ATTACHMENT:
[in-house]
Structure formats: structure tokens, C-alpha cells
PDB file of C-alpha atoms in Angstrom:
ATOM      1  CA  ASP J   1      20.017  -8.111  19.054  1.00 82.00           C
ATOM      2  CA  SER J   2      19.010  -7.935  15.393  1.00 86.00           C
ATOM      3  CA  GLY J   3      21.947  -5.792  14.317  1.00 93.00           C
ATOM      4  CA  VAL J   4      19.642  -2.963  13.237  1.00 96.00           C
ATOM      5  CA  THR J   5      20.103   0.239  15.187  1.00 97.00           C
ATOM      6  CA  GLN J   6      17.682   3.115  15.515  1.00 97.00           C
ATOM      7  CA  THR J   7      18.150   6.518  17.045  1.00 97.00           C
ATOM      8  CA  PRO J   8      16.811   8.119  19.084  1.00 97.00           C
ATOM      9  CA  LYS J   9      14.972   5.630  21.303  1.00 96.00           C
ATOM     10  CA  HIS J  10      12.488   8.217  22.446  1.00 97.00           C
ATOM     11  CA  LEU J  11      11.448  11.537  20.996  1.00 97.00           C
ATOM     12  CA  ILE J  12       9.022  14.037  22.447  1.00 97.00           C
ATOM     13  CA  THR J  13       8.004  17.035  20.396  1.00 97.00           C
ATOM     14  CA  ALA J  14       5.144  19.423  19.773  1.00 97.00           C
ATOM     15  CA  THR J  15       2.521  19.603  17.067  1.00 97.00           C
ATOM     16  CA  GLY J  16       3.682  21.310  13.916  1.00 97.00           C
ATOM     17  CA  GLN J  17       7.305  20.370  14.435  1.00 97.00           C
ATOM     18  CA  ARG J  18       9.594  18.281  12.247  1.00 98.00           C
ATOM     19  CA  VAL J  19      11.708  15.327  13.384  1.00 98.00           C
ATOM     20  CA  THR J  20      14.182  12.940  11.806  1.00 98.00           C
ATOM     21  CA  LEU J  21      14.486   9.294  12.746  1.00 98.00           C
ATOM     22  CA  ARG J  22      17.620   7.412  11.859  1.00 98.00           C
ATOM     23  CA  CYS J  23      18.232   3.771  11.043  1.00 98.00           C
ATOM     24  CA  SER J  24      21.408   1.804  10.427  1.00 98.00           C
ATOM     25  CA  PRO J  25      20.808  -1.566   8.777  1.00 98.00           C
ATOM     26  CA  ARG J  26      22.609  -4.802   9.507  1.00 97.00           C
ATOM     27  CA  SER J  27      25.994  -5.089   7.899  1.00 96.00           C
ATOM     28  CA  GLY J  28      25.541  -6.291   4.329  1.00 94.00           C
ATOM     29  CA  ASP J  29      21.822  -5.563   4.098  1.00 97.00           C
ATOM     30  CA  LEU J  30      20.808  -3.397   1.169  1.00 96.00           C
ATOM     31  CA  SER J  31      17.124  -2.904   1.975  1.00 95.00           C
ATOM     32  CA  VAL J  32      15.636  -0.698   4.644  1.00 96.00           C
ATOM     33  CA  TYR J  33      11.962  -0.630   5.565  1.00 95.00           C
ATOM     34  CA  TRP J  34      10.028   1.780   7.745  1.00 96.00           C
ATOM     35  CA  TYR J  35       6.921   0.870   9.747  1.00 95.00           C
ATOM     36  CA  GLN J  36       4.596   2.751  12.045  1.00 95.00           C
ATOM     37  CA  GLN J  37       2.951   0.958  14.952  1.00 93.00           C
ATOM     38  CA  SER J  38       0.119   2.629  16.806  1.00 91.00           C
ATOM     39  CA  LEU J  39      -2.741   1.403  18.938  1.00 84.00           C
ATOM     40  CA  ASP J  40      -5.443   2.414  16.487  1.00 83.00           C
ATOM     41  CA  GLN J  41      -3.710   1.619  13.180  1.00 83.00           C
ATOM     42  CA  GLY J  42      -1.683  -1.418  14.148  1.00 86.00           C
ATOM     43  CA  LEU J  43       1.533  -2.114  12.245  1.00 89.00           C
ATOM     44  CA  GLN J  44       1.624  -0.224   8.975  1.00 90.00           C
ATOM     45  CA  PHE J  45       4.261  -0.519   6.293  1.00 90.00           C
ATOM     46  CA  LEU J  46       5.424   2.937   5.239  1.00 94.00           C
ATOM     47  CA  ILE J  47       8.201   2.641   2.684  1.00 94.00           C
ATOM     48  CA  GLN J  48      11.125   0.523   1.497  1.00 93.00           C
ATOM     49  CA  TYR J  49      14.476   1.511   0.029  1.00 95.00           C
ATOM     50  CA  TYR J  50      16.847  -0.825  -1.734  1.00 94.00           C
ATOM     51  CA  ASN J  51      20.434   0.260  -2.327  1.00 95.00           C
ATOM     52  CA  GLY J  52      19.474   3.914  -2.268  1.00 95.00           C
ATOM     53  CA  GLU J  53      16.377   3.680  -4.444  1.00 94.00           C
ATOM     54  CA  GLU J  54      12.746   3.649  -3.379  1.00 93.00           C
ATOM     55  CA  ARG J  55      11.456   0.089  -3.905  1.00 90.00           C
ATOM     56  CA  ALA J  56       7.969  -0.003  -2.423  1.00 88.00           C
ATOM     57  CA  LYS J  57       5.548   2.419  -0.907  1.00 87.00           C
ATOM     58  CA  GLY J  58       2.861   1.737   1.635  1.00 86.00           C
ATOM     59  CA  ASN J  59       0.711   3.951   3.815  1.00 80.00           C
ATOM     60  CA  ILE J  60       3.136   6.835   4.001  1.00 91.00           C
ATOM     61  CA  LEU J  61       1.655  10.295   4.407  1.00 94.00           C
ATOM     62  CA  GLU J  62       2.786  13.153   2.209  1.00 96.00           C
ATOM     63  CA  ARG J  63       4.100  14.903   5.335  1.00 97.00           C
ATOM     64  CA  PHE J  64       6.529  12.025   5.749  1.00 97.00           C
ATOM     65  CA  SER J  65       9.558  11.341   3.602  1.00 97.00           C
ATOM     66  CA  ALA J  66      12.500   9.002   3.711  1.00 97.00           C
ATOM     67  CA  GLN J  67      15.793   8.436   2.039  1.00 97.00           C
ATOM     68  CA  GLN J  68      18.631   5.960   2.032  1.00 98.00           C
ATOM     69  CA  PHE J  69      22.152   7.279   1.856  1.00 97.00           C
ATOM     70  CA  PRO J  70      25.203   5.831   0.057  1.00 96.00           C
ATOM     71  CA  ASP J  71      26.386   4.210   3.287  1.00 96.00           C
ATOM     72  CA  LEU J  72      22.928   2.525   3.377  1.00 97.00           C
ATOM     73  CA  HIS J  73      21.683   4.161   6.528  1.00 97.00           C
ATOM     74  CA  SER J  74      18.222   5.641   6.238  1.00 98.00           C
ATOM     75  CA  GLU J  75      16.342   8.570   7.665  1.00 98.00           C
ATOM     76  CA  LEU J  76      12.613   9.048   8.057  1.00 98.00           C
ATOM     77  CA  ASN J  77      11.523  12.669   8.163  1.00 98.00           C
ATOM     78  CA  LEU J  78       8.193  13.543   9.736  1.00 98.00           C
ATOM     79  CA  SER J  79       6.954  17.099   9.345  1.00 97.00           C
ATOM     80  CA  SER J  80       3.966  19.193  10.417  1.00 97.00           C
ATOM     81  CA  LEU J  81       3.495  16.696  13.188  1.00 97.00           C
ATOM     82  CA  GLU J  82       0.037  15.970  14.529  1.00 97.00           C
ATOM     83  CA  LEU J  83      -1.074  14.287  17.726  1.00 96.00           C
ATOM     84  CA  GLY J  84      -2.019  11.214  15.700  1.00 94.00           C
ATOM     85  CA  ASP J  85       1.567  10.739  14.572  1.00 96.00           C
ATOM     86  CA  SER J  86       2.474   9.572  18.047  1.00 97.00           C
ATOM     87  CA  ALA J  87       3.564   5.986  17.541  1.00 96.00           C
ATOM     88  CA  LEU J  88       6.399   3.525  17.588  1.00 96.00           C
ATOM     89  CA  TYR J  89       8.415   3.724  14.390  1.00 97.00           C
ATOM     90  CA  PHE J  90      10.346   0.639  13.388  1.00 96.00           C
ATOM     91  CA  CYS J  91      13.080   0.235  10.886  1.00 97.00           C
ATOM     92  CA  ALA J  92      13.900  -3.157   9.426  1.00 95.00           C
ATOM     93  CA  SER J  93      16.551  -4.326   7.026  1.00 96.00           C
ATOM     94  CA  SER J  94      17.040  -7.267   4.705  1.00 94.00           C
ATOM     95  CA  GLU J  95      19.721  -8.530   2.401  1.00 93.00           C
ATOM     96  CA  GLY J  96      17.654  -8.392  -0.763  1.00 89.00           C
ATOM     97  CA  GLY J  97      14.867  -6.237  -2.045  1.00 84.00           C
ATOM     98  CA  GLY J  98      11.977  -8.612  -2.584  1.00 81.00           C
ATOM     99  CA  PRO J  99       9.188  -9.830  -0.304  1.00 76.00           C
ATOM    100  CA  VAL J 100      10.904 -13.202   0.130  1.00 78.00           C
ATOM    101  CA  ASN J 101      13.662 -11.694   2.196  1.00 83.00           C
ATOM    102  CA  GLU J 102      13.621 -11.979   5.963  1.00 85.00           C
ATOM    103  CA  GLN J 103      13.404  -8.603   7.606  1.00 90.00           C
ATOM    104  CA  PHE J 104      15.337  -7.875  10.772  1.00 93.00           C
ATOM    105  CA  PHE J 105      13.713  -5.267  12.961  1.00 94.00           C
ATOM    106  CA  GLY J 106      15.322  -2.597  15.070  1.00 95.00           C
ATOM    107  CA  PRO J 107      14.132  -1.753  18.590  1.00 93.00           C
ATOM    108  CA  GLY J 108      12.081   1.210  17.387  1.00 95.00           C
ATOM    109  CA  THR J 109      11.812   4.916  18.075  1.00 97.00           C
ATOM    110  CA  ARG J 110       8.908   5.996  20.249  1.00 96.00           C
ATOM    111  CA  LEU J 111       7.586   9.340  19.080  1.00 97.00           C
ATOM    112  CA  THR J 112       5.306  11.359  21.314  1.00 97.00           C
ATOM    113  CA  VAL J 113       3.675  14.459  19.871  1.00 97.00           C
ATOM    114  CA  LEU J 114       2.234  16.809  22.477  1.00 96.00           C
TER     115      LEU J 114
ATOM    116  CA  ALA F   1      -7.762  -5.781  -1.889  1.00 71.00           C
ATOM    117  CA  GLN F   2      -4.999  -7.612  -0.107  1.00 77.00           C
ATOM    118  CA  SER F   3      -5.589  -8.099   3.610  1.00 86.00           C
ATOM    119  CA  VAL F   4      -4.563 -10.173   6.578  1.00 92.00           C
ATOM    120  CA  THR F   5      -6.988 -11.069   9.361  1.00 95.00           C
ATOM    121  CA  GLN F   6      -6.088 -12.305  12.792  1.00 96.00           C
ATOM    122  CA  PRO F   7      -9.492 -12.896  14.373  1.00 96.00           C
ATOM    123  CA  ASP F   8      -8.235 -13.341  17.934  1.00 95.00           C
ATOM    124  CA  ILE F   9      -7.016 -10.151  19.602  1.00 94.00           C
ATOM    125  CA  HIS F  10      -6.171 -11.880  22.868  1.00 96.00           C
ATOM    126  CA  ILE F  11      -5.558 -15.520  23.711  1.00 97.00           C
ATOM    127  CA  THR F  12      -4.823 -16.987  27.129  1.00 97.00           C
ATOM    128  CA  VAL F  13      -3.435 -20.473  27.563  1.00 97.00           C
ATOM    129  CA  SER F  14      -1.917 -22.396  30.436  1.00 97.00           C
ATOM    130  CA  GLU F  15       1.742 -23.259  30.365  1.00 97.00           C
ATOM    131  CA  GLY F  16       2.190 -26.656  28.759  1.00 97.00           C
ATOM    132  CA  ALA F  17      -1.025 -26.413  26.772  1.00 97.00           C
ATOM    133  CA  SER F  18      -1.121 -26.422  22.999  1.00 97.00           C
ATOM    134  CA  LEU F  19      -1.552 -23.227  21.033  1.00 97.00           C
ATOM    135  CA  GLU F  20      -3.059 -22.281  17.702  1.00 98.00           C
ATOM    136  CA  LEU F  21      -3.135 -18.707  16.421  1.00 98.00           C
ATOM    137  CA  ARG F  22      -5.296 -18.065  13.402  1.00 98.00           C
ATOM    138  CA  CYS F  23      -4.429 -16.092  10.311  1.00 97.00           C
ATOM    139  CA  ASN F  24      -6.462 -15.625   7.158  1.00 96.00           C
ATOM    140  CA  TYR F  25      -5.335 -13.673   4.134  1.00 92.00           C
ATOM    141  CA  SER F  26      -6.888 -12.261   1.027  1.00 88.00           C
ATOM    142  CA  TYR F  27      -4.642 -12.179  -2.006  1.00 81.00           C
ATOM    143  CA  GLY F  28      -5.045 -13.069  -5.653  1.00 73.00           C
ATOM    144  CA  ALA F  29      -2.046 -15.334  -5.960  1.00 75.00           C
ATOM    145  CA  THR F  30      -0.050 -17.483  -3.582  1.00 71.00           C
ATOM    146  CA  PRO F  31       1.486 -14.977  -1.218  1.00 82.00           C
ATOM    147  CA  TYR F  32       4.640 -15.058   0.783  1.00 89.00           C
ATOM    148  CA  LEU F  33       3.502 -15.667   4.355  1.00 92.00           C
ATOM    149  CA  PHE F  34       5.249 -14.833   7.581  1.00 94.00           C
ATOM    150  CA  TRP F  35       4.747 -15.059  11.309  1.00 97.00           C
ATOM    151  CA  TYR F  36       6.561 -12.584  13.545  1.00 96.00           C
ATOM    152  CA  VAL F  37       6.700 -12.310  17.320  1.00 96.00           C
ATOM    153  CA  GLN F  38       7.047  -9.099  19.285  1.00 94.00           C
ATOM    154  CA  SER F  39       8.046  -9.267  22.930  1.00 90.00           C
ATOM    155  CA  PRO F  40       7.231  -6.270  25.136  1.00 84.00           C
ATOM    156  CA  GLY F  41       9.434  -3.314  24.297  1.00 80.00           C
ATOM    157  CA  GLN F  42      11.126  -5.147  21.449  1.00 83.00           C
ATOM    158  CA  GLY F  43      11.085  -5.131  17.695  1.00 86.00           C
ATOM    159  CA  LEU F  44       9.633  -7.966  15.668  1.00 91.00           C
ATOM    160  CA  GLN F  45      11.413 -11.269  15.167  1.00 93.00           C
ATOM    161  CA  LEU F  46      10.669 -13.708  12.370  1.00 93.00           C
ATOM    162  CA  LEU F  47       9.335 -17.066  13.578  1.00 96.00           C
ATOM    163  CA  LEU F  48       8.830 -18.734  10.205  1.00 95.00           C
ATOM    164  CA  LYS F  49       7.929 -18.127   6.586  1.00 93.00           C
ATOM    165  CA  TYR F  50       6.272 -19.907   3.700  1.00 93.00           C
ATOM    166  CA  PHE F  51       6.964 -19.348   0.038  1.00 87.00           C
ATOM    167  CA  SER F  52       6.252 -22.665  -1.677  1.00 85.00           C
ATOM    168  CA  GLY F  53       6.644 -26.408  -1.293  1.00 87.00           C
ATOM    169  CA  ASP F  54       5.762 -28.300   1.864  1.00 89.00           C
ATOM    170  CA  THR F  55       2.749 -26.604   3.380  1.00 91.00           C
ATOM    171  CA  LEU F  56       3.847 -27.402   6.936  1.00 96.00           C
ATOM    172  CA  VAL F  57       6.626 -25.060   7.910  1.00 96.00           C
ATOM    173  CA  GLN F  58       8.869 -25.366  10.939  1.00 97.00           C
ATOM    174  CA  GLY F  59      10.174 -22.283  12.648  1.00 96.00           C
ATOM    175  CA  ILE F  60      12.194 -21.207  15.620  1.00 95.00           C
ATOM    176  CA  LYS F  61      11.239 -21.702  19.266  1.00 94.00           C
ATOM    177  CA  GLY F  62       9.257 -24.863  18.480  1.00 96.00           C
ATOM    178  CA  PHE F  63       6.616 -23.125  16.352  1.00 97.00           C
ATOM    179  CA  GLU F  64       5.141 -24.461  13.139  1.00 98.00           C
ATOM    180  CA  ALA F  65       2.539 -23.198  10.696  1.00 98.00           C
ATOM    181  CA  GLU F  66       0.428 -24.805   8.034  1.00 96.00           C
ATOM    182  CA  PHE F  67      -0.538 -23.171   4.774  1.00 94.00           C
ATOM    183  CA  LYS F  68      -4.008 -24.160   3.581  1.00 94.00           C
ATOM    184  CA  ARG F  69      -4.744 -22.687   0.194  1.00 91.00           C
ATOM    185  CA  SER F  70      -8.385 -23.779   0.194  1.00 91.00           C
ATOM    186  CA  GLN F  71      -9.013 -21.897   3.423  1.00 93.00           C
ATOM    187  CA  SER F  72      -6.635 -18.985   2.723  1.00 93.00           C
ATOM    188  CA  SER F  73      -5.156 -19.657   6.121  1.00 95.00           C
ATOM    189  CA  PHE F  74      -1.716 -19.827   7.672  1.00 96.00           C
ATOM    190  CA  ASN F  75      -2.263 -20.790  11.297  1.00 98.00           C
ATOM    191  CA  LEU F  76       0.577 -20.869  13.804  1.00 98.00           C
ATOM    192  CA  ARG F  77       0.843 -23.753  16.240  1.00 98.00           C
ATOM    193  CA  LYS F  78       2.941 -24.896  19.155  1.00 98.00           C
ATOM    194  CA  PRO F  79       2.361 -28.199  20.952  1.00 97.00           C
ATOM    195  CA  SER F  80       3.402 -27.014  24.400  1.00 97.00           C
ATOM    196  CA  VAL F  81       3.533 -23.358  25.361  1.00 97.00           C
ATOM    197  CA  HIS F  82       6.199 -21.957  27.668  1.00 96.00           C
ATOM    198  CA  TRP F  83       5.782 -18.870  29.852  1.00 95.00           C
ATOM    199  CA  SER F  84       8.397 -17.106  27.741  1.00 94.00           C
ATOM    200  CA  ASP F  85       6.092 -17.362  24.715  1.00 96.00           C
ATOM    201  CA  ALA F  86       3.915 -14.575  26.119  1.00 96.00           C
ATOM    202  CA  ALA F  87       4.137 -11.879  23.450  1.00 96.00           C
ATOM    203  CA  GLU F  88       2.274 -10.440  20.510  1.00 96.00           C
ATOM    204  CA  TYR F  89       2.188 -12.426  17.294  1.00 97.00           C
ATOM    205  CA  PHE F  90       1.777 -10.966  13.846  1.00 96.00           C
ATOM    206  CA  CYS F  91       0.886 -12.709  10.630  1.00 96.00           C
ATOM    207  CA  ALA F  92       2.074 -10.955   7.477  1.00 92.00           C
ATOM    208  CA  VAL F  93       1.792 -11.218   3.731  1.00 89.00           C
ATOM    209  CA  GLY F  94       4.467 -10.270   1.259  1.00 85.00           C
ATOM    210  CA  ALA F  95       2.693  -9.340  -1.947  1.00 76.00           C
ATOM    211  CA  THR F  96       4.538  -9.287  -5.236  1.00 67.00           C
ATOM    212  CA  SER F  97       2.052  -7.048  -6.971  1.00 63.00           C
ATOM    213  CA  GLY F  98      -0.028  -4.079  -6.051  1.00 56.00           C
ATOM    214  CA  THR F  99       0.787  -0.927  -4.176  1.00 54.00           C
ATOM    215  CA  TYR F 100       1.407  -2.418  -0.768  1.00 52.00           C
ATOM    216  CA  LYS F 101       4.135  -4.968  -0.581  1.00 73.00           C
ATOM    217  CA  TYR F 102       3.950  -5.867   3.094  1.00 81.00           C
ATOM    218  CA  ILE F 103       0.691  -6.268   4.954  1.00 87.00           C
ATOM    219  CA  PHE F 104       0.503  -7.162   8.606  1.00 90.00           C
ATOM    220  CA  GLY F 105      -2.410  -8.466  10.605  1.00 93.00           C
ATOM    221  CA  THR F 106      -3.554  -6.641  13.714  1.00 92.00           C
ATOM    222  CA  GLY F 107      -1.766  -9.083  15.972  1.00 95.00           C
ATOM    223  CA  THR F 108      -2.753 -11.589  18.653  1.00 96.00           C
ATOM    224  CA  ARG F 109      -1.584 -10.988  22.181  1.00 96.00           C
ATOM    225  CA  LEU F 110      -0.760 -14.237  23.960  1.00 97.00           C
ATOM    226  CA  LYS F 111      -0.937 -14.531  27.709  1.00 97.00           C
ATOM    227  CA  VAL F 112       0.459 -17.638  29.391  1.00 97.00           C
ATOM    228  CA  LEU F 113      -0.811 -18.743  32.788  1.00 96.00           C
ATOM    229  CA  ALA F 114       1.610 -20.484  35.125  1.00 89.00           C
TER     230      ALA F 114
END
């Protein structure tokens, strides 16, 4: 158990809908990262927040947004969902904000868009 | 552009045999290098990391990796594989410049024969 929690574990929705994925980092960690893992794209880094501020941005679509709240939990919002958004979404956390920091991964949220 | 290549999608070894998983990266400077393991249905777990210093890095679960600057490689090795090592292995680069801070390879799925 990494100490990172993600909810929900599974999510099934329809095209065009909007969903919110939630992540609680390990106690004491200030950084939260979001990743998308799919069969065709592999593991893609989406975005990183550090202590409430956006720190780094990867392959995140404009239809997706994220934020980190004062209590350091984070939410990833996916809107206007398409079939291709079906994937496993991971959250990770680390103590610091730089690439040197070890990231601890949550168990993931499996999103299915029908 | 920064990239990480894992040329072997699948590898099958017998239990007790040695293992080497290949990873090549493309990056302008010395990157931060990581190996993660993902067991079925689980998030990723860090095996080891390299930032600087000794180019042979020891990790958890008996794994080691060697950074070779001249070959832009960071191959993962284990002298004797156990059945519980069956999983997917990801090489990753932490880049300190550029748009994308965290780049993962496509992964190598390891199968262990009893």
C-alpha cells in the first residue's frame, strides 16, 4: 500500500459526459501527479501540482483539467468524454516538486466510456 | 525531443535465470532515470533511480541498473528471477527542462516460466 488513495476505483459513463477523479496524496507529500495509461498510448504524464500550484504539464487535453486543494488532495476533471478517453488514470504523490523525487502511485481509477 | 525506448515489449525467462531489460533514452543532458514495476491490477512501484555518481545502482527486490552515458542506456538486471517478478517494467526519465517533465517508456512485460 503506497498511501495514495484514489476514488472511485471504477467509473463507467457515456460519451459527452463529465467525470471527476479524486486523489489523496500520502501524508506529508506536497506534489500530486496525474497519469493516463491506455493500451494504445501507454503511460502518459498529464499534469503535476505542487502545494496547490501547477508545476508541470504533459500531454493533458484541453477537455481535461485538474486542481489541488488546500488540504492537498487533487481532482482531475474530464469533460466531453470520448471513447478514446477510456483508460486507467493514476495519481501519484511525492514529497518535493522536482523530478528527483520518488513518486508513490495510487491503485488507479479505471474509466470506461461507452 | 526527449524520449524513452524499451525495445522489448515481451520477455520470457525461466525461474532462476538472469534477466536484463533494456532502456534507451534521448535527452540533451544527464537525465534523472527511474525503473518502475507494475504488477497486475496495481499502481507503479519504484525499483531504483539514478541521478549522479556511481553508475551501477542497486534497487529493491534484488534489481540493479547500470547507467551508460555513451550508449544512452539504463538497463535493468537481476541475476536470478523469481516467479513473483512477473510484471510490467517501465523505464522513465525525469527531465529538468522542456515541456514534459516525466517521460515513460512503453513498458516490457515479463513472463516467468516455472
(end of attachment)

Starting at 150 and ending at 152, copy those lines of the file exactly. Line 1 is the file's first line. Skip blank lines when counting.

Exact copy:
ATOM    147  CA  TYR F  32       4.640 -15.058   0.783  1.00 89.00           C
ATOM    148  CA  LEU F  33       3.502 -15.667   4.355  1.00 92.00           C
ATOM    149  CA  PHE F  34       5.249 -14.833   7.581  1.00 94.00           C